I’m giving a paper about my research in the department on Monday; I’ll be giving the paper in Welsh but many of the audience will be non-Welsh speakers so there will be translation available. The University’s translation department have translated the paper for me already which is great because for the first time ever I have got a few thousand words of my research available in English for those of you who don’t speak the language of heaven! Here is a few paragraphs to get us going.
‘The Bible has been let out to teach the principles of love and justice to the nations.’ These were the words of Michael D. Jones, one of the principals of Bala Congregationalist college, in 1887. It would be just as easy to imagine that they were the words of the last principal of the College, R. Tudur Jones, when it closed at the end of the 1980s. Like Michael D. Jones and several other radical nonconformists, R. Tudur Jones, or Dr. Tudur, was a Christian leader who wished to share his faith with a wider congregation and release it from the sphere of the private and the ecclesiastical.
Dr. Tudur was a historian, a theologian, a teacher, a minister, a journalist, a philosopher and a nationalist. He was a very important Christian figure in the history of twentieth century Wales. Despite the importance of Tudur Jones, not much has been published about him to date. I will try to contribute to the study by focusing on one aspect of this important character.
First of all on Monday, I aim to evaluate Tudur Jones’ Calvinist theology – but only briefly as I’m sure you’ll be glad to hear! Although the aim of the lecture is to study his political ideology, an understanding of his Calvinist theology is essential in order to understand his political ideology.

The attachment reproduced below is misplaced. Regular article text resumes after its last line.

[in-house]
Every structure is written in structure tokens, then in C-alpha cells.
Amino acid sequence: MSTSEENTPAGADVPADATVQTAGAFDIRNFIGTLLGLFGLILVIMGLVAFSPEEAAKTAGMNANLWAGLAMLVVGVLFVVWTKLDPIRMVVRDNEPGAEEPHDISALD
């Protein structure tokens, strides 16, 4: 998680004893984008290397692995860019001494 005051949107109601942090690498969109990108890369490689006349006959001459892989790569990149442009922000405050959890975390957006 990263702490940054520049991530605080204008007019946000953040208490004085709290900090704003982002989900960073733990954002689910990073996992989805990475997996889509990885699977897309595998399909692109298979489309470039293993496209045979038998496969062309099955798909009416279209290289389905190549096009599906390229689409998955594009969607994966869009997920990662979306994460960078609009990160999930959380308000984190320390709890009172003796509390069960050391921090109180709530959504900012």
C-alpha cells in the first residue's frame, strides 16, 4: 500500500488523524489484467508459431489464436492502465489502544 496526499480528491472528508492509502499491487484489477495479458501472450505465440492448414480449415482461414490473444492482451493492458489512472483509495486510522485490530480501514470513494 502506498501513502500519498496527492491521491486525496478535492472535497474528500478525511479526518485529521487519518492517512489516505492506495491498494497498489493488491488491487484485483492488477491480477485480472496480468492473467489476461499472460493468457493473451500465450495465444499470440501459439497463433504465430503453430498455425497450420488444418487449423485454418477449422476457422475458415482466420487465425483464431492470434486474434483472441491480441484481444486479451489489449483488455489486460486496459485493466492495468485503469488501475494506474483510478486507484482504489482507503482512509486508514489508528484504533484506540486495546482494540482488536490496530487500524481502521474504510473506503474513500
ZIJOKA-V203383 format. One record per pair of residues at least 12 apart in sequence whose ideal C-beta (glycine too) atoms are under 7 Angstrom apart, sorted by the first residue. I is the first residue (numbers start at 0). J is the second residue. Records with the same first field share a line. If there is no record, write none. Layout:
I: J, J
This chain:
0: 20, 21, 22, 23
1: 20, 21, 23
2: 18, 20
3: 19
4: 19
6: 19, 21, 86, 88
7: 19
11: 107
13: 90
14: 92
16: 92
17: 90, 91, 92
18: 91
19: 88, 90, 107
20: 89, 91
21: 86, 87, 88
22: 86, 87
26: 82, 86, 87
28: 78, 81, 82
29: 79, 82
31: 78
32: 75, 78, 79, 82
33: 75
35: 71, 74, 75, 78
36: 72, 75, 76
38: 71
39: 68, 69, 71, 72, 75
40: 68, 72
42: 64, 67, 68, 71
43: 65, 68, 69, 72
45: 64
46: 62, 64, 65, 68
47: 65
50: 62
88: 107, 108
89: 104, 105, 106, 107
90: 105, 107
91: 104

If we want to understand his mind and his political ideology we cannot ignore his theology. Both aspects are intrinsically interwoven. Secondly, I will discuss some of his political ideologies. I will discuss in detail his concept of the relationship of the Christian and the State and his concept of Christian Nationality. Thirdly, I will evaluate, without going into any great detail, his political influence on Wales – mainly through his role as one of Gwynfor Evans’ principal advisers.
If you’re in the Bangor area you are welcomed to join us on Monday. The research seminar, which is open to all, is held at the WISCA Seminar Room in the Main Arts Building at 2.15pm, Monday 2 March.
Tags: Bala, Calvinism, Christian and the State, culture, cymraeg, cymru, diwylliant, god, Gwynfor Evans, holy spirit, jesus, Michael D. Jones, Nationalism, Nationality, politics, public sphere, public theology, R. Tudur Jones, wales, welsh